As the world celebrating the golden jubilee of the human conquest of Mount Everest, a legendary Indian mountaineer and a CIA expert have come out with an authoritative chronology of how nuclear devices were planted atop high Himalayan peaks to monitor Chinese nuclear tests in the 1960s.
In an explosive book ‘Spies in the Himalayas’, the mountaineer, Capt Mohan Singh Kohli, who had led these expeditions to Nanda Devi, Nanda Kot and other summits between 1965 and 1968, and CIA expert Kenneth Conboy chronicle the planting of nuclear-powered monitoring devices by the CIA with the help of intrepid climbers from India and the US.
That was the time when there were no satellites to monitor such developments from the sky.
One of the devices, which could not be planted atop Nanda Devi summit due to bad weather and was left cached on the mountain for the next expedition, went missing.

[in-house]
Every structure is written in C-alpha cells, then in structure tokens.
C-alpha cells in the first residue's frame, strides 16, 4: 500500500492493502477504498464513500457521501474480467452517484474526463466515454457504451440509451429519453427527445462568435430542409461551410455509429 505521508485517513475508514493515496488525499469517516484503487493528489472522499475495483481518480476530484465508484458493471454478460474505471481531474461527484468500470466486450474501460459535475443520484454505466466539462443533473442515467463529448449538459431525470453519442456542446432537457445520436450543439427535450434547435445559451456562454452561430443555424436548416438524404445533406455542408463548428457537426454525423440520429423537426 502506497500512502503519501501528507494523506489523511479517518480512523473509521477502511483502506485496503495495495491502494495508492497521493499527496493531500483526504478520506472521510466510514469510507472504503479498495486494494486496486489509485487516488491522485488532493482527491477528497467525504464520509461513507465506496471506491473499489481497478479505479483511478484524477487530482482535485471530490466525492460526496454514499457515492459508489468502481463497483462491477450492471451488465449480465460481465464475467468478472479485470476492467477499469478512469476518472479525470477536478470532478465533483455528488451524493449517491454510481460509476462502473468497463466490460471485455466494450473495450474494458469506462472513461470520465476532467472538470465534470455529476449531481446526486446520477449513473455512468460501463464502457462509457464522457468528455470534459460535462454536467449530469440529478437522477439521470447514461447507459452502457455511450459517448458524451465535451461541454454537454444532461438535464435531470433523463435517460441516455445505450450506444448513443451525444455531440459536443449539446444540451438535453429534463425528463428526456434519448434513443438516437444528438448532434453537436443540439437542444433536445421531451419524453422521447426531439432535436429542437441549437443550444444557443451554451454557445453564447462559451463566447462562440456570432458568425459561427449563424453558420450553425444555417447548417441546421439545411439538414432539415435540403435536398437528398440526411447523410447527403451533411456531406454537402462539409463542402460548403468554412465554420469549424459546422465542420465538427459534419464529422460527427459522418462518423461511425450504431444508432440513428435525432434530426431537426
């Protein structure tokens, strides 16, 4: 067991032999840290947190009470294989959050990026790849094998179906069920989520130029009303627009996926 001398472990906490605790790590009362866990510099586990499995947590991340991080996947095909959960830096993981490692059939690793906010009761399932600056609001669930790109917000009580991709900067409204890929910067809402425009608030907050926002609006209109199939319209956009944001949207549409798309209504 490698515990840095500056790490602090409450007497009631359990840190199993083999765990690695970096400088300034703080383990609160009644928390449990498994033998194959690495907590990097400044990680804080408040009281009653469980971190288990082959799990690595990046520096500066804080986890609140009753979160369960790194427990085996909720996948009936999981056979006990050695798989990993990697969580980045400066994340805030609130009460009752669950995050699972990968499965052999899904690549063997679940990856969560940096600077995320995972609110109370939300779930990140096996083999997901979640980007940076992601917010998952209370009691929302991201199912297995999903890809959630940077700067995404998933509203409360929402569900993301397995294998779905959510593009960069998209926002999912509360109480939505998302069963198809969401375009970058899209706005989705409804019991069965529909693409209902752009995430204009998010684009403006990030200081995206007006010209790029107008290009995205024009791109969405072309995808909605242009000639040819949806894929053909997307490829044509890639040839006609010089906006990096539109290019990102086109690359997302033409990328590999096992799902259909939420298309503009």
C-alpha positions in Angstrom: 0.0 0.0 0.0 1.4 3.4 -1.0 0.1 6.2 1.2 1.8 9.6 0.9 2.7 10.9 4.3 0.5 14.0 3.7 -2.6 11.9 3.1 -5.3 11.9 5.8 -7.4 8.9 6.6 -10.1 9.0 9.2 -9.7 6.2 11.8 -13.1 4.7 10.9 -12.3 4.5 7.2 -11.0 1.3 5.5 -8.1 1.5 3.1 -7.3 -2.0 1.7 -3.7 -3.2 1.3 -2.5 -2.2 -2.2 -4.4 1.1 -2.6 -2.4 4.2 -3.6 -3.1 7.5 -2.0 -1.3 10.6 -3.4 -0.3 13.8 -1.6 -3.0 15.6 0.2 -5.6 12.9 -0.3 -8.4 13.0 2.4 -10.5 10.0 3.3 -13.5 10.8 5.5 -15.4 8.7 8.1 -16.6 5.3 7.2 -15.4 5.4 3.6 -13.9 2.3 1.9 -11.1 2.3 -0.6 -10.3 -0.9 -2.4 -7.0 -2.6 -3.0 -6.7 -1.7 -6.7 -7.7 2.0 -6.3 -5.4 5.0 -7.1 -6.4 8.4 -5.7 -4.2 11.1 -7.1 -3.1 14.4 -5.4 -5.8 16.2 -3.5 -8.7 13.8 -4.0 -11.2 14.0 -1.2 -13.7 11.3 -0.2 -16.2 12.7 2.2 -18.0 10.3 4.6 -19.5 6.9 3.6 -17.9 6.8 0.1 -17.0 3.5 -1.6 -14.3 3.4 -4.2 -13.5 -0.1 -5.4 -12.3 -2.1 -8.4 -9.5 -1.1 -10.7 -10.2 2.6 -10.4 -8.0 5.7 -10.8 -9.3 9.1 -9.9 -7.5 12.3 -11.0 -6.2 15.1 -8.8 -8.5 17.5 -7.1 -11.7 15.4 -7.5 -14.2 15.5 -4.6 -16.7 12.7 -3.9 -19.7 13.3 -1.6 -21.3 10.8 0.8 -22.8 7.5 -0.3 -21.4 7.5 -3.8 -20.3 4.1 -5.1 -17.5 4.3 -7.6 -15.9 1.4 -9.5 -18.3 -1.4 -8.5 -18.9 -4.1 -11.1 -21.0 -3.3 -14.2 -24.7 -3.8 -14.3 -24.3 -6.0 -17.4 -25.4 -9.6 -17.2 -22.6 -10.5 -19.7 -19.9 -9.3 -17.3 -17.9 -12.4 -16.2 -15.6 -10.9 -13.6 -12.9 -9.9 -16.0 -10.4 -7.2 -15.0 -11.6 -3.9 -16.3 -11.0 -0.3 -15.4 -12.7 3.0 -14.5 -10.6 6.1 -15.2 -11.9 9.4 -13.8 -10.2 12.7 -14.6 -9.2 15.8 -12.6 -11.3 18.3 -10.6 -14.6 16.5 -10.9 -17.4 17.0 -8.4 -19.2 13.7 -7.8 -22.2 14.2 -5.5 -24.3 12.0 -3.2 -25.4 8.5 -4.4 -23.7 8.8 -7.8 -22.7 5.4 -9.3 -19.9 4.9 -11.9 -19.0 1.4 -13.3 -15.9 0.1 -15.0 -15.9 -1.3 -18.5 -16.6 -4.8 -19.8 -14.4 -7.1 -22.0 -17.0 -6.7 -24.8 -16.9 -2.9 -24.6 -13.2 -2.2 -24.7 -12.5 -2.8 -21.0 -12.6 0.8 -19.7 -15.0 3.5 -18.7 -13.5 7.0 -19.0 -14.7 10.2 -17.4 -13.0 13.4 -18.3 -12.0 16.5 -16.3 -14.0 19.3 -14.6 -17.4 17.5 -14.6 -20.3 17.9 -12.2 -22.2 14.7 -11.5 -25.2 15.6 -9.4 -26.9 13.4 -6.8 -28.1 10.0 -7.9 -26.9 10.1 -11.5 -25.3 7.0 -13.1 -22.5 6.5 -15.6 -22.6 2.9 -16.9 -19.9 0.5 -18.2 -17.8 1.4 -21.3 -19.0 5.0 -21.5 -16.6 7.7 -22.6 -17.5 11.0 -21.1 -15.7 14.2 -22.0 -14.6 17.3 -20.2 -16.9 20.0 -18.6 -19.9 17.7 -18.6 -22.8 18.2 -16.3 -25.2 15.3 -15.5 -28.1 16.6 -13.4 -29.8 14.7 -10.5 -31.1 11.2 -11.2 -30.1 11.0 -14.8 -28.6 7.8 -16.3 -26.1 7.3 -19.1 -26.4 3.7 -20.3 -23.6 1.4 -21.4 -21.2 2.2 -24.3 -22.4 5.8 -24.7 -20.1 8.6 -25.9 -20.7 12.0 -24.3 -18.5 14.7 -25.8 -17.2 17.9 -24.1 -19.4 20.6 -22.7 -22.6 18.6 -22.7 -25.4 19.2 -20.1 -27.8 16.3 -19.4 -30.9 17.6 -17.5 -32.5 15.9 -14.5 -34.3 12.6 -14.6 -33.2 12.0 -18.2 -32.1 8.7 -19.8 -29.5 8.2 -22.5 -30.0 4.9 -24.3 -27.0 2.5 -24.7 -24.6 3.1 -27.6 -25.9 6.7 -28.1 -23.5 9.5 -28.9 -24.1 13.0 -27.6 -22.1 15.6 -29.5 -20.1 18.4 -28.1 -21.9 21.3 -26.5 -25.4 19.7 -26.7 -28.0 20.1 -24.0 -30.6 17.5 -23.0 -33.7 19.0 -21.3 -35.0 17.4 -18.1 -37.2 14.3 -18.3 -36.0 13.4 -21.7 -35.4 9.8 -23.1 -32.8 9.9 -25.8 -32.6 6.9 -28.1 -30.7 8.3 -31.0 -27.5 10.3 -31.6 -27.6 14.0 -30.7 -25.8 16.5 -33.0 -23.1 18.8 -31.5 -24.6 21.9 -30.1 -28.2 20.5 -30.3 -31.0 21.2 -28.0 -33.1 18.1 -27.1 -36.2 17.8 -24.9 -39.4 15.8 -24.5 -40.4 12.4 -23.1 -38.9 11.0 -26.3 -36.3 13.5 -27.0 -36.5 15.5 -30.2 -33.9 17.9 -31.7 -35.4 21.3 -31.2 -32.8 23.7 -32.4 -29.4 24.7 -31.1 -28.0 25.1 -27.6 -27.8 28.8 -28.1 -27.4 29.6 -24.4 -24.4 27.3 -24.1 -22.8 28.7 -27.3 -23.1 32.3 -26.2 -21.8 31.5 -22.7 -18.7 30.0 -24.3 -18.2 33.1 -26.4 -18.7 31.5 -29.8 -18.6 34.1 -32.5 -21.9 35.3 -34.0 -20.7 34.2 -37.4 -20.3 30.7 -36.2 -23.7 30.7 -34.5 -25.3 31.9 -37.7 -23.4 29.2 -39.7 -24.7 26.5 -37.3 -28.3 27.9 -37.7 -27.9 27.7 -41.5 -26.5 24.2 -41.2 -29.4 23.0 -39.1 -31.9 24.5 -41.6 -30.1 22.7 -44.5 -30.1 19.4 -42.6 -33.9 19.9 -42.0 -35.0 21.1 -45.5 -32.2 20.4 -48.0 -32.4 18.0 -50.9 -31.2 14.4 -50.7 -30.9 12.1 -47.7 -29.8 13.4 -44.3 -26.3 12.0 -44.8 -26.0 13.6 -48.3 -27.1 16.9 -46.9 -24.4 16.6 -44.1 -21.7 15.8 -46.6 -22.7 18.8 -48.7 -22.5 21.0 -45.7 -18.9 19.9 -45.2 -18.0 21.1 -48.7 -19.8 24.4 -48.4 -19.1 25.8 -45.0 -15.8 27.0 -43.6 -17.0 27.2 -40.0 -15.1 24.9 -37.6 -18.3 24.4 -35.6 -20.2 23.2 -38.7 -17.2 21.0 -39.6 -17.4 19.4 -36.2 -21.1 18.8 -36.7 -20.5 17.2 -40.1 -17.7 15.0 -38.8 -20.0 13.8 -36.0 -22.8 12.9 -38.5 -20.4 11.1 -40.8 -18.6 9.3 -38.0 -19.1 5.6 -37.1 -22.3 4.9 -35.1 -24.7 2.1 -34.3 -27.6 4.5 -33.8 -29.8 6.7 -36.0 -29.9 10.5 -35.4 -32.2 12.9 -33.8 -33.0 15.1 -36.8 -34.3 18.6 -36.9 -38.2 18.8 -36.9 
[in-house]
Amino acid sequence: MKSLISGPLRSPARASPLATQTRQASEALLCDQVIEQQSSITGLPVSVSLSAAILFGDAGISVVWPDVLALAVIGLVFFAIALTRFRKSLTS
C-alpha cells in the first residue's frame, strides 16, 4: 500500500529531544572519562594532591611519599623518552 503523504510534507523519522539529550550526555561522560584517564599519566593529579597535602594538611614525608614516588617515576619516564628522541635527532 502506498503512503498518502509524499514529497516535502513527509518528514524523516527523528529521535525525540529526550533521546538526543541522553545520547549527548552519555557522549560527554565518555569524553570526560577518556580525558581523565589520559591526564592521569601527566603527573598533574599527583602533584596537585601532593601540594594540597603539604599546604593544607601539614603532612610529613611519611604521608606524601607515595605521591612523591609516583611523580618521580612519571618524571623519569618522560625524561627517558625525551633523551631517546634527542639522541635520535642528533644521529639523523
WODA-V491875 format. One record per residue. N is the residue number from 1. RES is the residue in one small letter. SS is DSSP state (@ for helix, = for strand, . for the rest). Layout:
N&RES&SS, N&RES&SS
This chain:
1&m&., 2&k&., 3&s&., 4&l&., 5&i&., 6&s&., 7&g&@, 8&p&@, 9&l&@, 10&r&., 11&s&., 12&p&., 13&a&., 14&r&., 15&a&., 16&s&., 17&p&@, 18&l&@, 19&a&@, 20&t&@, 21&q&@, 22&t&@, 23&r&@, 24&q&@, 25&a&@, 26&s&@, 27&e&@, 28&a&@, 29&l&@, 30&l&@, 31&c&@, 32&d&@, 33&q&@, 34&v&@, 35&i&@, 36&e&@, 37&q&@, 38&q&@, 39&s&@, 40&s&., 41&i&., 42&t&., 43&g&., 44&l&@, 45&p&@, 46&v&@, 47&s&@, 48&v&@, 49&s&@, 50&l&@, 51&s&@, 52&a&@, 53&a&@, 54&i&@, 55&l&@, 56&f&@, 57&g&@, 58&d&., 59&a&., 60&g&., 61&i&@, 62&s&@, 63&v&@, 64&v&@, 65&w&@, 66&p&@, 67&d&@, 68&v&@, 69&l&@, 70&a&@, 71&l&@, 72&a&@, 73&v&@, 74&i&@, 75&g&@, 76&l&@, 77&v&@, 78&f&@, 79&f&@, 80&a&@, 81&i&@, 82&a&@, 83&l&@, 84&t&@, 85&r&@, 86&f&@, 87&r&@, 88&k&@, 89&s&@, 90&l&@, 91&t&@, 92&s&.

This caused serious concern about possible radioactive contamination of the environment and, in particular, the River Ganges.
Repeated searches could not retrieve the device which still remains missing, the book, published by Harper Collins, and said, adding that tests done subsequently at different spots indicated there was no cause for alarm.
The highly sophisticated and top-secret mission was kept under wraps for 38 long years, barring a “partial and inaccurate leak” made to a US magazine in 1978, which rocked the Indian Parliament at that time.